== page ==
Gotta say, I was not expecting to come across a young living-in-the-open couple, um, in flagrante delicto on the rocks below. I was expecting to be the first human to ever set foot there. At least, that’s what it felt like, though I knew that was in no way going to be the case. It was fun to imagine it, though. Anyway, they were in a nook in the rocks and were too distracted to notice I was there, and I went the other direction. I totally geeked out on the geology of the cliff faces at the beach. So cool! I found fossils, and could clearly see swirls of chert and layers of sandstone, and even what I think may have been pillow basalt (but I’m not 100% sure on that). After taking some geology classes, it was very exciting to see some nifty features. And there were native ferns living epiphytically on the underside of the roadway, native succulents clinging to the rock face right at the beach, tidepools with crabs and critters, and the views. Oh! the views! The fog cleared a bit and I got my reward for my efforts. I managed to get directly under the Bay Bridge, and the experience was amazing. The pic at the top of this post is really the phenomenal shot of the day.
On my way out I realized I had about twenty minutes to kill before the bus back into the city, and decided to cross the isthmus to the eastern shoreline. So glad I did! I found a sandy beach at the bottom of a staircase from a picnic area, and it had great views of the construction site of the new eastern span of the Bay Bridge. A couple came rowing ashore in a tiny dinghy. They were living in a small sailboat anchored in Clipper Cove in front of us, and were bringing their dog ashore for some exercise and a romp on the beach. I played with their dog for awhile, and we all yapped for half an hour about the glory of living on a boat. So romantic, but with some challenges. I’m really glad I ran into them, because they were able to direct me to a small path that was almost hidden, which led to a beautiful crumbling WPA stone staircase up the side of the island. I love that stuff.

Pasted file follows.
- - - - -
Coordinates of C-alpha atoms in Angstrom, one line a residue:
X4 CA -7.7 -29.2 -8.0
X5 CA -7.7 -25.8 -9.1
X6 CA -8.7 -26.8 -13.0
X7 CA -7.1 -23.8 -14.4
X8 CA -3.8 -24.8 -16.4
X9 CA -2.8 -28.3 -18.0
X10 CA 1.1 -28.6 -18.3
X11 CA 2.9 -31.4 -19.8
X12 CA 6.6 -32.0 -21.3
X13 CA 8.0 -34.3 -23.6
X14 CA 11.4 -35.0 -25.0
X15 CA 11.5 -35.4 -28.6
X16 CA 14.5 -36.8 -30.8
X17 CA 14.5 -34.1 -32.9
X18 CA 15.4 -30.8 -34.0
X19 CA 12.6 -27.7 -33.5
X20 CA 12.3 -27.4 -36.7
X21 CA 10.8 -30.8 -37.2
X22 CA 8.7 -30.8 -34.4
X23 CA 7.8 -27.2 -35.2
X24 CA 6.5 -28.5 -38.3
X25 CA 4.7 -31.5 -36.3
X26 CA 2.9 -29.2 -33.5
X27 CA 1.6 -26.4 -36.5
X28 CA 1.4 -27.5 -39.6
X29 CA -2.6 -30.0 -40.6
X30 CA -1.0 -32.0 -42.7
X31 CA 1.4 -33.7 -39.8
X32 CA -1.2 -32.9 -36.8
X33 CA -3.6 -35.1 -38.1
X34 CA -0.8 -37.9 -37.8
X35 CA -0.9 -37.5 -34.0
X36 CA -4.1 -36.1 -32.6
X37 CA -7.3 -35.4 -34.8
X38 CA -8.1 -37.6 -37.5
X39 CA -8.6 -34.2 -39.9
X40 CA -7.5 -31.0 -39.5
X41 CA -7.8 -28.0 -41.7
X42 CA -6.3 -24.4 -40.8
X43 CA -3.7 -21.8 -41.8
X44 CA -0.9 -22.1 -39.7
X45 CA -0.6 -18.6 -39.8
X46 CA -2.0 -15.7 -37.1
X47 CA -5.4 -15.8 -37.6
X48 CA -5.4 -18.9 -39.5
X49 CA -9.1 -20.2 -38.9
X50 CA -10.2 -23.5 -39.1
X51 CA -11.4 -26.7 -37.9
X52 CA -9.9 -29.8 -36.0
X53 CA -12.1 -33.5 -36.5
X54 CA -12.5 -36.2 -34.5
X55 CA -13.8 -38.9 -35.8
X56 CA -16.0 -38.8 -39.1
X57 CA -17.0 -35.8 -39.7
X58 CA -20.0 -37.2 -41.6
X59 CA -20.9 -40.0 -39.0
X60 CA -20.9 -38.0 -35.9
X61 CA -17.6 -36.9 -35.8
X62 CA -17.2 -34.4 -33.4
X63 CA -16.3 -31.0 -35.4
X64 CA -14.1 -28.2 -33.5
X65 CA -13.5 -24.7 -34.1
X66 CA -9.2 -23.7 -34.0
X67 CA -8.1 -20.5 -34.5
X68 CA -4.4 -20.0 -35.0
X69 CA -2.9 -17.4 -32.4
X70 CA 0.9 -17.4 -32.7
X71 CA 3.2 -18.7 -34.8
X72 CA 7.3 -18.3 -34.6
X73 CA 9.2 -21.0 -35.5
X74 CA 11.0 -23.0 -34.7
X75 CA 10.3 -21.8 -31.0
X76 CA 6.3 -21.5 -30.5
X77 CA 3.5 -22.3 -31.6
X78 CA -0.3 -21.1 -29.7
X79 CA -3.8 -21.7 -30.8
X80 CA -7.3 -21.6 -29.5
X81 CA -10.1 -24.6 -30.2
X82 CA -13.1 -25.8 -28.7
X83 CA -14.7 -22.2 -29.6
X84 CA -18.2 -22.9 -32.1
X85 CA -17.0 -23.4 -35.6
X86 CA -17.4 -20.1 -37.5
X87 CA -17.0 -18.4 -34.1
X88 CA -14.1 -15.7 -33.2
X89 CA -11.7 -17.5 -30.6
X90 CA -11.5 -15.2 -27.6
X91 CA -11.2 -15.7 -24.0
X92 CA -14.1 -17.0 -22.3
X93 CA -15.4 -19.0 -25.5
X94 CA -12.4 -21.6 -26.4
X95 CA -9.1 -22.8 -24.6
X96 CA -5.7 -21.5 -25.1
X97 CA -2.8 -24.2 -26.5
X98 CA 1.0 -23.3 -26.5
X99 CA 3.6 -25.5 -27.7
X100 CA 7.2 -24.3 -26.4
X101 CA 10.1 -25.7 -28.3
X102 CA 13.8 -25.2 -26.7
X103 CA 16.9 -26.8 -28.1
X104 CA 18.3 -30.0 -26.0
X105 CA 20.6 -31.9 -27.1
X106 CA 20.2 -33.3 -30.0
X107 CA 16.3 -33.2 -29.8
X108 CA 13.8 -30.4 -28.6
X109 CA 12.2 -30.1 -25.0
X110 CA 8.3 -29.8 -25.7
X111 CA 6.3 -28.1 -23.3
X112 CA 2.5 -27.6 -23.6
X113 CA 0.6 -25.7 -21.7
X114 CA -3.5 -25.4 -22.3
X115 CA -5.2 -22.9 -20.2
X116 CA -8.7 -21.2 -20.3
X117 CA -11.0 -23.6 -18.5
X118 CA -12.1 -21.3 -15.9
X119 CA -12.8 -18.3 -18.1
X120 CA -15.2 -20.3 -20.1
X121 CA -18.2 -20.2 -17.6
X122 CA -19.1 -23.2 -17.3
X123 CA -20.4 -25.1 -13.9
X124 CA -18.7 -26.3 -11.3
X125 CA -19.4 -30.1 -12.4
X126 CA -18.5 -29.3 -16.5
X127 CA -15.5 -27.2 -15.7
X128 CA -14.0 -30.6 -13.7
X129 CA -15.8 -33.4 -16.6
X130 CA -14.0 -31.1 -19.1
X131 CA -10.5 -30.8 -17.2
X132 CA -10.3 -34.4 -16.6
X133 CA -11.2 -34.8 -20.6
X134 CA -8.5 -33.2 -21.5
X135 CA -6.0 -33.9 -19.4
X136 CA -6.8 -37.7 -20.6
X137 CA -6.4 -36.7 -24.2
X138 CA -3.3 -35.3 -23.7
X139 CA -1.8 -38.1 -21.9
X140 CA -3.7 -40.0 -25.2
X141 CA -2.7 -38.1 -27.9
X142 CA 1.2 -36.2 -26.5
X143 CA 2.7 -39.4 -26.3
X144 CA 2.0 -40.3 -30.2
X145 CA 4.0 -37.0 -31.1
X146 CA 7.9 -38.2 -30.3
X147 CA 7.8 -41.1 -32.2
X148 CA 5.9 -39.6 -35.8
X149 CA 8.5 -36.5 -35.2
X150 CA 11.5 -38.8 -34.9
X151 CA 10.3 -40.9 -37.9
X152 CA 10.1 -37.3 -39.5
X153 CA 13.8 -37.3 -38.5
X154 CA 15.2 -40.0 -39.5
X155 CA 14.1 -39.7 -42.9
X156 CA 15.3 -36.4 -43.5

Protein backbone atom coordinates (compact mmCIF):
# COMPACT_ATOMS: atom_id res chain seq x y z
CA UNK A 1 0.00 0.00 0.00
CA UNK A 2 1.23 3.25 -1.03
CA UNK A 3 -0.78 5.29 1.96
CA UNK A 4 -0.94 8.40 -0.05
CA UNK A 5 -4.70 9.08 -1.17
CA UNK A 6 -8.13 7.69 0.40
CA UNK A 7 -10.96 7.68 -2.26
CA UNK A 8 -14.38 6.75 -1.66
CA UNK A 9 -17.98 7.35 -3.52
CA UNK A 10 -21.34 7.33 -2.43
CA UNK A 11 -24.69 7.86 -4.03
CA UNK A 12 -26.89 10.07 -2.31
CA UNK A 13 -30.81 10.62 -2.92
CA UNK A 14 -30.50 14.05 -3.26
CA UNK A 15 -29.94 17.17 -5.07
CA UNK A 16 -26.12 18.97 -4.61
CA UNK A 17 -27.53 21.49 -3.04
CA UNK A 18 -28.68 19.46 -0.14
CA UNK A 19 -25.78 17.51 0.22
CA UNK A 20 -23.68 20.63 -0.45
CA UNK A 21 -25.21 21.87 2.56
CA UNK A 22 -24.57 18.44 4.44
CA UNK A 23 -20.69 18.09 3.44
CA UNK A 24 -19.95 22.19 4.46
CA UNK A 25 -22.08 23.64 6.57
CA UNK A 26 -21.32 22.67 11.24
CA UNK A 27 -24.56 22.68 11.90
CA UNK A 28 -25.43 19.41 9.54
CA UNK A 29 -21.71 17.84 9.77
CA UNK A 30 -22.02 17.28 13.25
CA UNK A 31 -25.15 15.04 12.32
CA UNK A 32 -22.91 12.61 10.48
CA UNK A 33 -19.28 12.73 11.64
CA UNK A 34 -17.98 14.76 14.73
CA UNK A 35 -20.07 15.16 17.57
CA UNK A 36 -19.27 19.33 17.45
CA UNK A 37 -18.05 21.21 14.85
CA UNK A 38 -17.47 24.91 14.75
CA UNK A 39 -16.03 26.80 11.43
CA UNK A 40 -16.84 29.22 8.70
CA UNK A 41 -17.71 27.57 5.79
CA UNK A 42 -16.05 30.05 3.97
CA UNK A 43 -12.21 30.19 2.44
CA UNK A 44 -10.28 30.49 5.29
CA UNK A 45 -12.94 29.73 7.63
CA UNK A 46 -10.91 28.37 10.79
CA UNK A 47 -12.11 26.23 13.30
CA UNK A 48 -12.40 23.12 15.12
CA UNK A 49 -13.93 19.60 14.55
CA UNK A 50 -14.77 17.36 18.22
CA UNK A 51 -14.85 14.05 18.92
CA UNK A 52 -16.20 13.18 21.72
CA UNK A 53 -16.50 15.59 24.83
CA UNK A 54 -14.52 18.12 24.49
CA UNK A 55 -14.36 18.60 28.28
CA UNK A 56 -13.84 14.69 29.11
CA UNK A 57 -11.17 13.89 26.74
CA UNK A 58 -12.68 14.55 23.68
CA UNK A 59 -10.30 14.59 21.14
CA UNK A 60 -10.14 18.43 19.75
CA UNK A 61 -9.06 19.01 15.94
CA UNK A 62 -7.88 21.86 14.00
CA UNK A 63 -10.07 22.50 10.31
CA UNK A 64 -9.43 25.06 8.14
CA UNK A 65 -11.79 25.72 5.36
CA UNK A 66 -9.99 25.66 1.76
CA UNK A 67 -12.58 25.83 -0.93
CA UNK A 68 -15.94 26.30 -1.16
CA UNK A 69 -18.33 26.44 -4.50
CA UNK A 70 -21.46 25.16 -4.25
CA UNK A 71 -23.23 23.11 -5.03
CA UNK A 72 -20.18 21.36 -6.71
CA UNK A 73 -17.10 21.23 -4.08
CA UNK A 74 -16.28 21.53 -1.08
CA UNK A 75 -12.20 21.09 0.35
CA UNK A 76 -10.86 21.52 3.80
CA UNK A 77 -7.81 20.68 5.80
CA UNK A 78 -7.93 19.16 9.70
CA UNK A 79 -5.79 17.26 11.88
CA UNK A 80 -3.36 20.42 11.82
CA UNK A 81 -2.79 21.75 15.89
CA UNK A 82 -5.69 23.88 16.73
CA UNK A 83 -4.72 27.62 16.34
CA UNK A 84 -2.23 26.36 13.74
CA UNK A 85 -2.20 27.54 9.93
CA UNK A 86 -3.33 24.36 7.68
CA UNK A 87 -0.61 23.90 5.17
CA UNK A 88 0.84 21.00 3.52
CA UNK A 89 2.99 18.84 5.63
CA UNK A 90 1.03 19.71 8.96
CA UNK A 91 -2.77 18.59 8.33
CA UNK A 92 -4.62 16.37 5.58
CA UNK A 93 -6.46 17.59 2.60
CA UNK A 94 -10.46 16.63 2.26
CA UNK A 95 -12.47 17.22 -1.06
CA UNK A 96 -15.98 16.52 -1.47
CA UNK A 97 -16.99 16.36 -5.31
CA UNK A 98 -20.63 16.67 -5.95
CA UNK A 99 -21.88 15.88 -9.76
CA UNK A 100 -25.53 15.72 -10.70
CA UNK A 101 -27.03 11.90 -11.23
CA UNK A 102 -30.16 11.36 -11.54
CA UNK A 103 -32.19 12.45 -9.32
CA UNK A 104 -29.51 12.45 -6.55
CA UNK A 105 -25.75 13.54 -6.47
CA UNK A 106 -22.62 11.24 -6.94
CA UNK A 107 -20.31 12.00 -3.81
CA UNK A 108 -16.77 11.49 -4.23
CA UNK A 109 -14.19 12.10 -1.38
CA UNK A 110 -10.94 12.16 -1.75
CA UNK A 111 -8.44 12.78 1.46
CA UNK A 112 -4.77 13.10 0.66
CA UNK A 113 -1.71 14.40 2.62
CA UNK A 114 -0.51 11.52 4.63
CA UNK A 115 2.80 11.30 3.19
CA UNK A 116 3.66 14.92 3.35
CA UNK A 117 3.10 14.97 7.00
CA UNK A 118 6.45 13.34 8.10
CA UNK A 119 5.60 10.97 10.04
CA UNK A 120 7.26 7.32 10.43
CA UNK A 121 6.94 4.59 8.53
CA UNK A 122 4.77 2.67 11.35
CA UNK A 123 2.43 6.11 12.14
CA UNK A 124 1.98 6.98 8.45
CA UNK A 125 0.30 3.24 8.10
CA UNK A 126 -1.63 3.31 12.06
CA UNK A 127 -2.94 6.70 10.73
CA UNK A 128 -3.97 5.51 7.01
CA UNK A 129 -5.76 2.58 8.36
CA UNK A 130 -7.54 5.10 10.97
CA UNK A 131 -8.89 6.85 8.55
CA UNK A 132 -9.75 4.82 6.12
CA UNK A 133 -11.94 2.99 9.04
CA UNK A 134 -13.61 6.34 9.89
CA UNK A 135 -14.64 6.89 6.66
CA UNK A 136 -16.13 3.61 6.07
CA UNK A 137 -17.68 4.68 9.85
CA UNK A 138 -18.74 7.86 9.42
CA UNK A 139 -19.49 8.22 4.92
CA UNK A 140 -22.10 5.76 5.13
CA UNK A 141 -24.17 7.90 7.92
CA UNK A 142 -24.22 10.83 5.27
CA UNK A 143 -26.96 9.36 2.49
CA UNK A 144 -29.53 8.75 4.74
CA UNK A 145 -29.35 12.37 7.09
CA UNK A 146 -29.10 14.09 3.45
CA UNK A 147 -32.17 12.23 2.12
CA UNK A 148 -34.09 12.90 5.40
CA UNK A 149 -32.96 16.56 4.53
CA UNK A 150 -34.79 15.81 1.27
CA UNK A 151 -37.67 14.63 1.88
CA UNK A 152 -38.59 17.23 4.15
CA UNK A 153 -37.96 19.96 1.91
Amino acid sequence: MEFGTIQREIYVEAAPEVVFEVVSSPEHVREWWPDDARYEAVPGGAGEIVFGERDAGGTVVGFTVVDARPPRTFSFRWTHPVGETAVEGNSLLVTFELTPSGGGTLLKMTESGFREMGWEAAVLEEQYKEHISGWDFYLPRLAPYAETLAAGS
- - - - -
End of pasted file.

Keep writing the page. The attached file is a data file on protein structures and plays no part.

On with some gallery action. This first is from bus to beach.
This second gallery is of shots from the beach, and the climb back out.
This last gallery is of Clipper Cove and the eastern side of the isthmus.
In any case, I’m hooked. And there’s still so much of the island I have yet to see, not to mention still having to see what’s going on with Treasure Island. I still have yet to climb to the summit of Yerba Buena, plus I want to get closer to the eastern span of the bridge. Can’t wait to go back!
I lived for a time at the CG Base at the bottom of the island in the late 70’s and worked at the traffic center at the top of the island. I found that I could walk up a series of steps from the bottom all the way to the top, and did this twice daily. Wonderful views the whole way and not another soul on the route
Sounds fantastic! Bits and pieces of the stairs are still around, and it’s still remarkably secluded considering the large civilian population on Treasure Island now.